|Home/Main Menu Site Map|
Record Type: Review ID: 758
Archetypal Process: Self and Divine in Whitehead, Jung, and Hillman
Griffin, David Ray. (Ed.).
|Griffin notes: "The terms 'process' and 'archetypal' in the title refer to two movements: the process theology derived primarily from Alfred North Whitehead, and the archetypal psychology derived primarily from Carl Gustav Jung but James Hillman is also named because he has introduced some modifications—some would say heresies—into the movement. These two movements share many ideas and fundamental aims. In particular, they both want to return soul and divinity to the world. Is it possible for them to join forces against the soul-denying and divinity-excluding materialisms and positivisms that they both oppose? Can archetypalists derive cosmological depth, breadth, and support from process theology? Can process theologians acquire a developed, empirically based psychology and a richer, more evocative rhetoric of soul and divinity from archetypalists? More modestly: can people rooted in one of these two movements genuinely converse with those from the other? Or are the differences in fundamental intention and approach between the philosophical and psychologizing modes of thought so profound as to make genuine dialogue, let alone conspiracy, impossible? These were the questions underlying, and providing both the excitement for and apprehension about, a conference organized by the Center for Process Studies, and held at Claremont University Center and Graduate School in 1983. Although James Hillman was the figure around whom the conference was organized, it was decided to bring process theology into dialogue equally with the thought of both Jung and Hillman. The present book arises out of that conference, although many of the contributions, including the introduction and Hillman's concluding response, have been written since the conference, specifically for this book" (p. vii). The participants were David Ray Griffin, Gerald H. Slusser, J'nan Morse Sellery, Stanley R. Hopper, John B. Cobb, Jr., Catherine Keller, Robert L. Moore, James W. Heisig, Charles E. Winquist, James Hillman, and Edward S. Casey.|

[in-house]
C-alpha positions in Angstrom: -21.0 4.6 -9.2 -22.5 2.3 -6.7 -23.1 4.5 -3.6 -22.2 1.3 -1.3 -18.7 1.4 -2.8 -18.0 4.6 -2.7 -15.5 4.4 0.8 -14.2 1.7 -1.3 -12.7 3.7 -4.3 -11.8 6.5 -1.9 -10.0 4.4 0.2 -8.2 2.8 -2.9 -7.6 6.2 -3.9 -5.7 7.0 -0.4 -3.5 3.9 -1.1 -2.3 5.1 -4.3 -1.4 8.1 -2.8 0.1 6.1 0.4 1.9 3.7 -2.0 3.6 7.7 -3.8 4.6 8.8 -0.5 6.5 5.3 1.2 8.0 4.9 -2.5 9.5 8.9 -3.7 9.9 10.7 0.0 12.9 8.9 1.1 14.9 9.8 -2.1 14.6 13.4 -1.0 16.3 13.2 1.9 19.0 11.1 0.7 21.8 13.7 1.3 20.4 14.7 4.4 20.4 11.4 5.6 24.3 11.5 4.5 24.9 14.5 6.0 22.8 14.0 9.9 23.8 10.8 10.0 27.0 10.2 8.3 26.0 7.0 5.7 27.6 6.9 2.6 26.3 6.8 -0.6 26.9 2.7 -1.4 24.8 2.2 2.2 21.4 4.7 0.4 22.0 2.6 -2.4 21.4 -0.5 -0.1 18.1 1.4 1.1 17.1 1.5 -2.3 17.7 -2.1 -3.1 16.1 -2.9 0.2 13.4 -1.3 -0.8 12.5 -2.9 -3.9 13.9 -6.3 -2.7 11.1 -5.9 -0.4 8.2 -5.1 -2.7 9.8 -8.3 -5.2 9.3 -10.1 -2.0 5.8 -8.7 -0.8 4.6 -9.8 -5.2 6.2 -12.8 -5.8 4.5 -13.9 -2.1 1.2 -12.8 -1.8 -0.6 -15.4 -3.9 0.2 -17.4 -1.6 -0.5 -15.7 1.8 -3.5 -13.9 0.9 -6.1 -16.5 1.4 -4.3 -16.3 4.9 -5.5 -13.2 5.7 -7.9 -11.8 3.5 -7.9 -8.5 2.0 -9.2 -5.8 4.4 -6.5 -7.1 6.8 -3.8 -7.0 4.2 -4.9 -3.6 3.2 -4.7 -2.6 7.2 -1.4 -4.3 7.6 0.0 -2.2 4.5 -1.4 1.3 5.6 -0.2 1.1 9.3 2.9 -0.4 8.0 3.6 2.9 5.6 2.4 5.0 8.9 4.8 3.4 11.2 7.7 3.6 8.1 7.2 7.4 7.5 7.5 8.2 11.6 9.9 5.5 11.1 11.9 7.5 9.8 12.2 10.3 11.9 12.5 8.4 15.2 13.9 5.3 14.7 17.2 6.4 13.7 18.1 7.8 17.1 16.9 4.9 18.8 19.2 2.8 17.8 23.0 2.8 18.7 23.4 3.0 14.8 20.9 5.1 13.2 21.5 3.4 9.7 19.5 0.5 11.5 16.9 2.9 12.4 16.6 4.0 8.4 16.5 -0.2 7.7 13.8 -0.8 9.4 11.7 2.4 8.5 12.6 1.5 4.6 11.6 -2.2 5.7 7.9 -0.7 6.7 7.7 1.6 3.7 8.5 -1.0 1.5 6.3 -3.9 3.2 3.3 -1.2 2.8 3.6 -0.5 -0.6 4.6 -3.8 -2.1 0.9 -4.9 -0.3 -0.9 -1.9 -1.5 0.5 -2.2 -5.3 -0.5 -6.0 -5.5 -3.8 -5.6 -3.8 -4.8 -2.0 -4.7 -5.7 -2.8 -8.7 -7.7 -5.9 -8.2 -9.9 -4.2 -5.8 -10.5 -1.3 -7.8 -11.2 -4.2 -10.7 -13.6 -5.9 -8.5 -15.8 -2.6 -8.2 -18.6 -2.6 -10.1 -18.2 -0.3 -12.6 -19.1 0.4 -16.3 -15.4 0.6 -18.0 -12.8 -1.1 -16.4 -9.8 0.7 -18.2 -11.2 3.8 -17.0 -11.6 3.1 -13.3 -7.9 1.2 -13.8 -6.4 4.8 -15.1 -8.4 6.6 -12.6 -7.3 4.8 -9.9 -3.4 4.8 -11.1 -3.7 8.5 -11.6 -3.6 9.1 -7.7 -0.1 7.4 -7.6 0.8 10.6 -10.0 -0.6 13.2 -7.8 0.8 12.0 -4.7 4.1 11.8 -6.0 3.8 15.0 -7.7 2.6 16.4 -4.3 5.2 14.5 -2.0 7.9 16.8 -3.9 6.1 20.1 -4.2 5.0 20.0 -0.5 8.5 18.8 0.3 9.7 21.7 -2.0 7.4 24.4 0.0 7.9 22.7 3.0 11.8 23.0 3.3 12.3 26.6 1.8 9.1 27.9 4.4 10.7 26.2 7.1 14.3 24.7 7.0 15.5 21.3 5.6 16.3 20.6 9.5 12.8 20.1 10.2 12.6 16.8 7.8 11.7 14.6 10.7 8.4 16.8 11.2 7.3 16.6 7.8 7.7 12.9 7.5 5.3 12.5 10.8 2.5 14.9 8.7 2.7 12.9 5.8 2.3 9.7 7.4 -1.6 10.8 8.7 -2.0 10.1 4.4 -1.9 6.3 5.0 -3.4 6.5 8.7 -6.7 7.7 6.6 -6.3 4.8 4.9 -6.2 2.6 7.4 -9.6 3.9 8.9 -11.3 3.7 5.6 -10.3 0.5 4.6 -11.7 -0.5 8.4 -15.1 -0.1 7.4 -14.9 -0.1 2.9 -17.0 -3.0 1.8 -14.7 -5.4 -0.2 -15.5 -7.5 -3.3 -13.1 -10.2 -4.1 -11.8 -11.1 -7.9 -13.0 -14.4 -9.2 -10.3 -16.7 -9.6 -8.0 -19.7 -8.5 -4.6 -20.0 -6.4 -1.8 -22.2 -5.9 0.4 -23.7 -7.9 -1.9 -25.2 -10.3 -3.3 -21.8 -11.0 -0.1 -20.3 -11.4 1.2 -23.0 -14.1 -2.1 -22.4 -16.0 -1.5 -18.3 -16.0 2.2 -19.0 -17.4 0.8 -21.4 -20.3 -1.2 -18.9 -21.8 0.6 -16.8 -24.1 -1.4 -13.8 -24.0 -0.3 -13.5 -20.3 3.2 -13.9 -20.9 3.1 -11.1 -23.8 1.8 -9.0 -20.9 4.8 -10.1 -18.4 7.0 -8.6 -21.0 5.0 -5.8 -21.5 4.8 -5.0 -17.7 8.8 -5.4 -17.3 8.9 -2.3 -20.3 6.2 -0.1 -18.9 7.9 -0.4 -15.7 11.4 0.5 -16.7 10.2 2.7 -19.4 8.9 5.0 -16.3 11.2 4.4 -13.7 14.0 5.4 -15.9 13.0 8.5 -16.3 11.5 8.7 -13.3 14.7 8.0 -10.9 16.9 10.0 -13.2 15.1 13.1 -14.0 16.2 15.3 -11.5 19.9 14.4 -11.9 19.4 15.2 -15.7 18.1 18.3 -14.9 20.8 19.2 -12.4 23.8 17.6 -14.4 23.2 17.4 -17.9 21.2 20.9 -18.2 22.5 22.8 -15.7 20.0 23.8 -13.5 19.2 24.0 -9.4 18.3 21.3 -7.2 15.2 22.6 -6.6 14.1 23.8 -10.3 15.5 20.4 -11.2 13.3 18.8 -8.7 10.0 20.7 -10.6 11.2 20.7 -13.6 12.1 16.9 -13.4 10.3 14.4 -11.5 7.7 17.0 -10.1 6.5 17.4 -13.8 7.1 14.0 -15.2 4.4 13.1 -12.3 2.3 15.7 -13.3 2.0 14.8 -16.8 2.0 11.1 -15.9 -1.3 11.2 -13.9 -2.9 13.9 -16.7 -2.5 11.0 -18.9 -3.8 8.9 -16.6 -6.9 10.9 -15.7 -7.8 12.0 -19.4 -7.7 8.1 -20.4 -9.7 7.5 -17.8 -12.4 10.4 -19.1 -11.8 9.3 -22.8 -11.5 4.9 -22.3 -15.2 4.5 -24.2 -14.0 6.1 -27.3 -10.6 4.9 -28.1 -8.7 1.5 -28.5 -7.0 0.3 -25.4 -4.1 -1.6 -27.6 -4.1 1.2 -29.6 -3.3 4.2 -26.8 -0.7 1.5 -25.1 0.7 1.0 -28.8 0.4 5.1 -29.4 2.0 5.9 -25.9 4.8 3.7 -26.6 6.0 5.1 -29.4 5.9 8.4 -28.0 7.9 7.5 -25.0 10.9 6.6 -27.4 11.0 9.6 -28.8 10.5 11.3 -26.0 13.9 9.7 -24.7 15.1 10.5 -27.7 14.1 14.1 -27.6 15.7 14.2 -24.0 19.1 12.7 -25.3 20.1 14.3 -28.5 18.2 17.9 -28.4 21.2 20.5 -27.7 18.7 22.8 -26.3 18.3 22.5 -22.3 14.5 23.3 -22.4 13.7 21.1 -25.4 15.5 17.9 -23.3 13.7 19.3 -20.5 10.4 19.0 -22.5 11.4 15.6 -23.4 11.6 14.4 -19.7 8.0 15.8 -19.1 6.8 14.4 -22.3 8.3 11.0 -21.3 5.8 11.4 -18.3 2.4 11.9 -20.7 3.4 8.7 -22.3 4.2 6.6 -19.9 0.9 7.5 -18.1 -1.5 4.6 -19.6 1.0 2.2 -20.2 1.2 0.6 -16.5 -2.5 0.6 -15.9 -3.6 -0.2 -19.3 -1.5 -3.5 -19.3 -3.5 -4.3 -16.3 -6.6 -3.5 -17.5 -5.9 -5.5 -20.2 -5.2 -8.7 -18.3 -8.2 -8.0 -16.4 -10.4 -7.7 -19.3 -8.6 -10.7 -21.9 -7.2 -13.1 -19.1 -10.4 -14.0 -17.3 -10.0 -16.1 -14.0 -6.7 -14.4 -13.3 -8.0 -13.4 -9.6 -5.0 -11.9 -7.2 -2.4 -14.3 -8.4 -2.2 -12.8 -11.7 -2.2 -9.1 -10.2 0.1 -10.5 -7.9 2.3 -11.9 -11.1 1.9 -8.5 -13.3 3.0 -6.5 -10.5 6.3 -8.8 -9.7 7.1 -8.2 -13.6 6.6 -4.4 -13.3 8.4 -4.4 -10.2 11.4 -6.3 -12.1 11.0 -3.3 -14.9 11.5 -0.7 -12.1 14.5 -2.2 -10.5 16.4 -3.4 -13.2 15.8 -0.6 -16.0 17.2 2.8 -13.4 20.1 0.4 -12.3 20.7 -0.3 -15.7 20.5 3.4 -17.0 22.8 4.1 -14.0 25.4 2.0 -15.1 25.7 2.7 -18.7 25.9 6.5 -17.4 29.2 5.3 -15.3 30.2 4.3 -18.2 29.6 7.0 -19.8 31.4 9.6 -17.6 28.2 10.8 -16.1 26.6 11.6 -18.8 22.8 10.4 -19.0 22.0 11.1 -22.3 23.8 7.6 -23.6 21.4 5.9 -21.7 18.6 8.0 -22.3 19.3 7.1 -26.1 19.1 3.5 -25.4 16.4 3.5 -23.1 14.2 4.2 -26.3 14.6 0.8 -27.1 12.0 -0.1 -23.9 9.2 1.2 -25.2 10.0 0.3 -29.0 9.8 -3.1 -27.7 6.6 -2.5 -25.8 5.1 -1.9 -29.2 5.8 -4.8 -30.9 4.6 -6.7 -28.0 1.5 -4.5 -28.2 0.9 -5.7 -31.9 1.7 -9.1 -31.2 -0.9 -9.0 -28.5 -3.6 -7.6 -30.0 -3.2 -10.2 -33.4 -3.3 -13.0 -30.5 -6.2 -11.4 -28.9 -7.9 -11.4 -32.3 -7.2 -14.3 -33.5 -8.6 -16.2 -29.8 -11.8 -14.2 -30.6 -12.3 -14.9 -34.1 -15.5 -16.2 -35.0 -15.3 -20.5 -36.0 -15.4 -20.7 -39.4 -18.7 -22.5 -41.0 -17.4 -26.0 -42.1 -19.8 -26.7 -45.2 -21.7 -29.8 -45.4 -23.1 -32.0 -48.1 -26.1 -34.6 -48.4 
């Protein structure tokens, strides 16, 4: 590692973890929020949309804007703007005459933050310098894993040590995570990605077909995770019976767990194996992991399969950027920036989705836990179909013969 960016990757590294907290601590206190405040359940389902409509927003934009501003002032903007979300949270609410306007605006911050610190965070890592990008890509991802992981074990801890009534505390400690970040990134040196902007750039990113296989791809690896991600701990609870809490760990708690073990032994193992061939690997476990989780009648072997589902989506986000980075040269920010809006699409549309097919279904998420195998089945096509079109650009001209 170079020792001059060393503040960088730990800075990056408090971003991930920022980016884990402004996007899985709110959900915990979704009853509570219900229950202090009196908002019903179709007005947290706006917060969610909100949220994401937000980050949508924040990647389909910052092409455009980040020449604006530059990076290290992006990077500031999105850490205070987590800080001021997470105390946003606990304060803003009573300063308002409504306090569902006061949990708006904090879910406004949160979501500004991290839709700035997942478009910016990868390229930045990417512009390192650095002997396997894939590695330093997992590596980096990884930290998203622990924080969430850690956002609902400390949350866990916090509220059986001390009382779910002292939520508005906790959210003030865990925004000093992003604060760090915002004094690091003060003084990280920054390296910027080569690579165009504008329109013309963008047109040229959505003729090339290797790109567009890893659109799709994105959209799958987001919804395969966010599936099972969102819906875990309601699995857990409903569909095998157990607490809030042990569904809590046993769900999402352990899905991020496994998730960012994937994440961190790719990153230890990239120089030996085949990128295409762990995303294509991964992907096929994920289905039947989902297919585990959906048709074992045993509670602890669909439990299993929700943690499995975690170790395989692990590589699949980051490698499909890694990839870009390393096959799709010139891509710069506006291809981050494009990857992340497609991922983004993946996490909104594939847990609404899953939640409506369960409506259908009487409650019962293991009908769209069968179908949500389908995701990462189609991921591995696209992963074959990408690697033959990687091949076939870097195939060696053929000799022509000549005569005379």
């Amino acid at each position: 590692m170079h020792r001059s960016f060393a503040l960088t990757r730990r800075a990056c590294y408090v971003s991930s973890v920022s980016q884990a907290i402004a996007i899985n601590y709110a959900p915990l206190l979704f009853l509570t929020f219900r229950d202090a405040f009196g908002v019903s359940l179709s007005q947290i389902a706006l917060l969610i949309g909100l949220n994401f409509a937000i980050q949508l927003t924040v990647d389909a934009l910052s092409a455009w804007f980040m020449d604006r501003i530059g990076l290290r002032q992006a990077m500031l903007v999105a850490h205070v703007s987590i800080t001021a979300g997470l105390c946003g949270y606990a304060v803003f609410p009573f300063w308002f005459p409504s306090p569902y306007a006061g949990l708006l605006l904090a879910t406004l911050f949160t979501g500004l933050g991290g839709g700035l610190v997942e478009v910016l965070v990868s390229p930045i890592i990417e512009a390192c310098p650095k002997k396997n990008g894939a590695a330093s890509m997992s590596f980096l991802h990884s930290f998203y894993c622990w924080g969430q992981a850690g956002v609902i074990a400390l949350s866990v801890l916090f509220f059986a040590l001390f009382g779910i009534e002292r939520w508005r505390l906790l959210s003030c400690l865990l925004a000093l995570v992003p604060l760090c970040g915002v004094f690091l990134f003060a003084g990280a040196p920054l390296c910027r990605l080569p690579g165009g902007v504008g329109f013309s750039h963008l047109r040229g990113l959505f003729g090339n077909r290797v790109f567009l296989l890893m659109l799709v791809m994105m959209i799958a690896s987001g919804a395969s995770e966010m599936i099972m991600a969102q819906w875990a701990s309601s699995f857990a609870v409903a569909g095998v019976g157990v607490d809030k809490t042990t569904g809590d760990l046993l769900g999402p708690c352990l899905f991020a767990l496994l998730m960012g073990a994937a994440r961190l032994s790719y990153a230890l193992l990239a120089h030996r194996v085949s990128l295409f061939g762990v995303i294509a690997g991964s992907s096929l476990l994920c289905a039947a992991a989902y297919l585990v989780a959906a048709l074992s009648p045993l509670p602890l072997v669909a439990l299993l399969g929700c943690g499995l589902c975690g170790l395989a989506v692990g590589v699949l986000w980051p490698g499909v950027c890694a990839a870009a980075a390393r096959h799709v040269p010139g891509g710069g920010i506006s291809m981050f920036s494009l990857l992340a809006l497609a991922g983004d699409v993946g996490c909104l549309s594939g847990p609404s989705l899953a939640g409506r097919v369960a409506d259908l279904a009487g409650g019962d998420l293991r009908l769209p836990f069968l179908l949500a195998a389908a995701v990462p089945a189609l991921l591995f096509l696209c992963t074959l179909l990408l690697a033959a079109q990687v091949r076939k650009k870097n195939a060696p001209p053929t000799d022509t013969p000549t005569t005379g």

|Publisher Information:||Evanston, IL: Northwestern University Press, 1989. 290p. Chap. bibl: 269-284; Index: 285-290|
List All Titles in This Category (8)
Book Reviews Menu
Click a section below to move around the EHEN website.
All website graphics, materials and content copyright © 1997-2003
by EHE Network. All rights reserved. For permissions
please contact EHEN's Executive Director, Rhea A. White.